We lived in that house for 17 years. That childhood bedroom was my bedroom. Despite the changes, it was where I did my living. It was where I did my growing. To mirror my transformation into full on teenager it too got a make over. I went through puberty, it went through Hurricane Andrew. It struck in 1992, when I was 13. I got new boobs and a new bedroom.
The original bedroom was adorned with pastel striped wallpaper. They were thin vertical stripes. Pinks, purples and light blues. My family in Montreal had the same paper in a primary color combination, it is still in their guest bedroom today. I visit there and am taken back to these times and my little girl days.
To match the walls there were two pink and light blue bedspreads decorated with butterflies in a soft water colored way, made for the two twin beds. They were sitting on white four poster beds, placed under one of two windows in the room. All of the furniture was white. Including a large shelving unit placed on top of the dresser. It was across from my beds and next to the desk, which was wedged in the corner. It stood tall to the ceiling. Housed my books, my piggy bank collection and stuffed animals. Namely, a large pink elephant that was all the way on top of the shelves. To reach him I had to put one leg on the dresser and grab onto the shelves to pull my whole body up. There was always a fear the shelves would crash on top of me, but that never deterred my mission. I still grabbed onto the shelf for support. When I got up there, I had a very small space to stand on, where the shelves didn't cover the entire dresser. I reached gingerly up to grab the top up to the elephant. I would then quickly, in one move, reach for the elephant and throw it down to the floor then jump back down landing on my knees. My grandfather gave it to me. Over the years it became smaller and smaller, though that was my perception. I became bigger and bigger. Isn't that always the case, memories become less impressive and smaller with time? The same was true of the Raggedy Anne doll, also a present from my grandfather, she sat next to the elephant and given to me when I was a newborn. In honor of my chosen name.
The desk was in the corner next to the other window. I could look to the right and peer into the backyard. There was a playscape, a swing set and a small canal that ran the length of the yard. Nothing glamorous about living on the water. It was industrial like, teeming with cat fish. On sunny bored afternoons we fished for them using salami and left over stale bread. I don't recall ever catching one, because what would I have done with a catfish? Small boats and canoes traveled down the canal. Our neighbors enjoying the outdoors. The dog ran up and down the bank chasing after them and barking. Protecting her yard. I sat at my desks on Saturday listening to Christopher Cross and writing. The fan was on high and all the blinds were up. It was bright, cool and comfortable. The sounds of the lawn mower or my parents busy with weekend house hold chores, echoed in the background or outside the window. I made up stories and wrote a book at one point. I was in the fourth grade and pasted it over an existing book, cover and all. My story bound and “published”. I was proud of the book and that I created an entire story line; including three creative names of movie titles the characters wanted to see. That. That, I was very prideful of.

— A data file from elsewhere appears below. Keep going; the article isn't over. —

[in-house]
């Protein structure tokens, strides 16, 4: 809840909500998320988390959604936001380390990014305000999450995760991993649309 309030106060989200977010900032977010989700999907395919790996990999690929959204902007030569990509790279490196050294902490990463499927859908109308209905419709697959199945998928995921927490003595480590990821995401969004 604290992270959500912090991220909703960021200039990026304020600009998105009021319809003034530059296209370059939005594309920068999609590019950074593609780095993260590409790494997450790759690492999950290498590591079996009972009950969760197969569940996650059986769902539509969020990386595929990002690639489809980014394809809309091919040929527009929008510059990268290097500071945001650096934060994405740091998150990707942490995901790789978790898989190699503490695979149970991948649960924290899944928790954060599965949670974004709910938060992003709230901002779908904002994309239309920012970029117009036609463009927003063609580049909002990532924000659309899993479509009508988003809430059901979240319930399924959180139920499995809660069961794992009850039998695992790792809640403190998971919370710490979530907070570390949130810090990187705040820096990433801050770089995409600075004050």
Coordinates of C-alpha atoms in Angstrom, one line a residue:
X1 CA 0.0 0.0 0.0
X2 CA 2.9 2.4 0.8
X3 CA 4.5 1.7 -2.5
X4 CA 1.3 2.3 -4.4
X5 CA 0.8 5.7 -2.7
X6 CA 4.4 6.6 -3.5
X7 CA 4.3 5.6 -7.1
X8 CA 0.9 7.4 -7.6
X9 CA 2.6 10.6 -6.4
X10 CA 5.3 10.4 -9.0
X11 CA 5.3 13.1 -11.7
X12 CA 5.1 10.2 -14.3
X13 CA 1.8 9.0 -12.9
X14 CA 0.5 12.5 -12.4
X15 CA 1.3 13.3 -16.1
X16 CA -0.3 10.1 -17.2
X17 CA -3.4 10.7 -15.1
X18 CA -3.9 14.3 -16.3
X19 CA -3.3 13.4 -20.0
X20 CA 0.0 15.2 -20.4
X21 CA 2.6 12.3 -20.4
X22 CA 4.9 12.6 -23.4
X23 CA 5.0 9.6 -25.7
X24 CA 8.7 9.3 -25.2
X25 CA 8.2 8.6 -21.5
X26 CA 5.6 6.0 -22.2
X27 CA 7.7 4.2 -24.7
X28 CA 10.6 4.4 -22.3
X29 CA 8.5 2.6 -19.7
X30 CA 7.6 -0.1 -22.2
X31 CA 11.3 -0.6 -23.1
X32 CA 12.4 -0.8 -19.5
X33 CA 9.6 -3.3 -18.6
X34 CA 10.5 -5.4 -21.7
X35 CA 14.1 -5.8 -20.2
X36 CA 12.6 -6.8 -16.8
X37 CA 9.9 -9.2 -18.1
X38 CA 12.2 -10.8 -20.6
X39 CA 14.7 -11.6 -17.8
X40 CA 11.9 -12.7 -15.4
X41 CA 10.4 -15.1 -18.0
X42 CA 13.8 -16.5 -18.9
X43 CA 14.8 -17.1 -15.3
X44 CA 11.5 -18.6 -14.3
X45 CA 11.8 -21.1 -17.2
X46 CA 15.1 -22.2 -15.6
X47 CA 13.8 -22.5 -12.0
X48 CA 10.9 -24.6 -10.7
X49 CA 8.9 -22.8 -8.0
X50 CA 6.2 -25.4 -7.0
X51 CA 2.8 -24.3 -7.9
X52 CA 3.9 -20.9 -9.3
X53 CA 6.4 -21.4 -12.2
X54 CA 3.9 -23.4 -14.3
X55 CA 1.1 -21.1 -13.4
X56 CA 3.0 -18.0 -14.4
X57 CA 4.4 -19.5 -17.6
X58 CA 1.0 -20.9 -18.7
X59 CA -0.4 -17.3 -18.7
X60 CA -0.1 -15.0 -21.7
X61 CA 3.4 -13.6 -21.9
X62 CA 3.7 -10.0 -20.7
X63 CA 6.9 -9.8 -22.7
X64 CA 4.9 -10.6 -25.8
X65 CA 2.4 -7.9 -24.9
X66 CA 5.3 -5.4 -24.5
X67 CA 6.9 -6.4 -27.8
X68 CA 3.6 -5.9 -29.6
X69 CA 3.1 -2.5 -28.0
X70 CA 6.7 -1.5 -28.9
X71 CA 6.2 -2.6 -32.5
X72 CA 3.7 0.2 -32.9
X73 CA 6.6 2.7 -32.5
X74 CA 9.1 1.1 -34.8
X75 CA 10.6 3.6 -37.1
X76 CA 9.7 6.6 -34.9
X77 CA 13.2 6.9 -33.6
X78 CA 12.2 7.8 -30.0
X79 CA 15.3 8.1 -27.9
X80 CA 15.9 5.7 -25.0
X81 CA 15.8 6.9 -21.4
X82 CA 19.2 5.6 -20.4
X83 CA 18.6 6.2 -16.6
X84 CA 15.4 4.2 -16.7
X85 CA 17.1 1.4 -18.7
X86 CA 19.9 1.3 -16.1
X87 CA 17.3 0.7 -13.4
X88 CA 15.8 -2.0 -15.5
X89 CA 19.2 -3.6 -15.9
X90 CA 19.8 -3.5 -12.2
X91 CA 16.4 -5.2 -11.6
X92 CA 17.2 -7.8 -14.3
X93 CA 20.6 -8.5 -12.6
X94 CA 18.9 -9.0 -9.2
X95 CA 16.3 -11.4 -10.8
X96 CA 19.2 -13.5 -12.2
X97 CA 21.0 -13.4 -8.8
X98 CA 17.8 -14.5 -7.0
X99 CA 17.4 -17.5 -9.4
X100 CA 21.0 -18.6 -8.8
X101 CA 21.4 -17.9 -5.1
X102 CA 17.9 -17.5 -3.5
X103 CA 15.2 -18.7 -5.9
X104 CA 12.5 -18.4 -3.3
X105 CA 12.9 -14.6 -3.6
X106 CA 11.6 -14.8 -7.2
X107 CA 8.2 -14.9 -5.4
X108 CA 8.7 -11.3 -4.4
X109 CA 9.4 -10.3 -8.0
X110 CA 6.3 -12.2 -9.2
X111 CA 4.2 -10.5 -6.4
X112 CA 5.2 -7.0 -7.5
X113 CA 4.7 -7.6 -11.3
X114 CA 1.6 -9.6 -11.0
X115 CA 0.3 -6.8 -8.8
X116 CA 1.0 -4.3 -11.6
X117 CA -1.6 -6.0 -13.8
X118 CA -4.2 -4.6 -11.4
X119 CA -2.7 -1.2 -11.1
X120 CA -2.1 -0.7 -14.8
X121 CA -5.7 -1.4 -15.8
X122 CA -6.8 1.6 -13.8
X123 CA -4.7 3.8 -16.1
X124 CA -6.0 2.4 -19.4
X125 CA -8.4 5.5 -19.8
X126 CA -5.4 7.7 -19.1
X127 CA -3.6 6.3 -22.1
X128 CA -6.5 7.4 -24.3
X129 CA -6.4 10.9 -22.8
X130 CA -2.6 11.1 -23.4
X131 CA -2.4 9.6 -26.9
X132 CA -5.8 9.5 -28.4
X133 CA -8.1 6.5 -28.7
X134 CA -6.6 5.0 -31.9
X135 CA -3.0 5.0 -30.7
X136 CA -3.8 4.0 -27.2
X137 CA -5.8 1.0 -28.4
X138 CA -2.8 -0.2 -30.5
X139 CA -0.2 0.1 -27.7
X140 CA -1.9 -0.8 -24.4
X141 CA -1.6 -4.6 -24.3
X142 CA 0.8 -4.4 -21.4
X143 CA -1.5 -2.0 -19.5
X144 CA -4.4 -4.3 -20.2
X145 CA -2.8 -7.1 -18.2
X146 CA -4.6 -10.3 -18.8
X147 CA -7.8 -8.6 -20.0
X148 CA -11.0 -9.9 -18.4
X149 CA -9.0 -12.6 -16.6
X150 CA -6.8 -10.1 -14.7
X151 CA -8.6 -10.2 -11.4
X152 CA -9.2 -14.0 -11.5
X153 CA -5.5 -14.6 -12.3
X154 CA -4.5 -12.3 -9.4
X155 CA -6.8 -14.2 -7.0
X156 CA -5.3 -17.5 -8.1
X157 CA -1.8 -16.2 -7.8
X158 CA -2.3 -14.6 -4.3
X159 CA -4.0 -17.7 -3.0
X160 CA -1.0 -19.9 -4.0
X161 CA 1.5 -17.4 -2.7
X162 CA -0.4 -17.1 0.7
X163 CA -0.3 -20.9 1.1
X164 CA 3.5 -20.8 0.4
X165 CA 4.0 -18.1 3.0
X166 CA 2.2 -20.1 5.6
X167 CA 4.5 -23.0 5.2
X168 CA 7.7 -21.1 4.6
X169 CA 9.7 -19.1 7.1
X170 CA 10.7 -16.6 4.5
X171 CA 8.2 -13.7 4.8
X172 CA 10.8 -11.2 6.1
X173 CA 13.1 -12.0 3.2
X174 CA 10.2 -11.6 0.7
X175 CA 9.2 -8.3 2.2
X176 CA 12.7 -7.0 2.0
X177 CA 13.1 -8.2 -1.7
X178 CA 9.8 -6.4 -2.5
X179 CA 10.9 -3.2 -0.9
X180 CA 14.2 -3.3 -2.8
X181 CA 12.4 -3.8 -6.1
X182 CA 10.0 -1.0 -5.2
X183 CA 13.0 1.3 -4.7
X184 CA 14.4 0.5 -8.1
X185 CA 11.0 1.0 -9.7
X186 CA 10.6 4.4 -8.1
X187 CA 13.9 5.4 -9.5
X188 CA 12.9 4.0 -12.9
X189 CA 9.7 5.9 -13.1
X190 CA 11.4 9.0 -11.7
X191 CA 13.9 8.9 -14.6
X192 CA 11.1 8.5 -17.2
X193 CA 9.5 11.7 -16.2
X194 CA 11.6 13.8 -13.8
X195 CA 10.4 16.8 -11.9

The closest was closed with rickety doors, painted white. There were two large doors and the wheels squealed when opened, often times sticking due to age, humidity and paint. They required a strong arm and a tug to get them closed. Above that there were two small doors used for storage. Up there, in the storage, were remnants of my past, drawings from preschool and arts and crafts projects completed in kindergarten, that my parents dutifully kept. Stored in boxes and old x-ray sheets to protect them and because that was what we had available to us. The green leaves holding remains of my even earlier childhood. I would take special pride and passion in bringing down those boxes and digging through my memories. Sitting on the carpet in the middle of the room, my legs crossed with dust covered paintings and first grade report cards surrounding me. On the wall next to the closet were two diplomas, one from kindergarten graduation and later one from fifth grade graduation. The room ended there, no more graduations to display.
The room ended there too, the summer before eighth grade it was ruined. The windows blew out, there was damage to the roof and water came in from all over. It smelled like rotten fish. I got a do-over. Same house, new room. Having to give that up, and not by choice, leaves it all as a fuzzy memory. Warm from the love my parents created, cool from my recollection of Florida air conditioning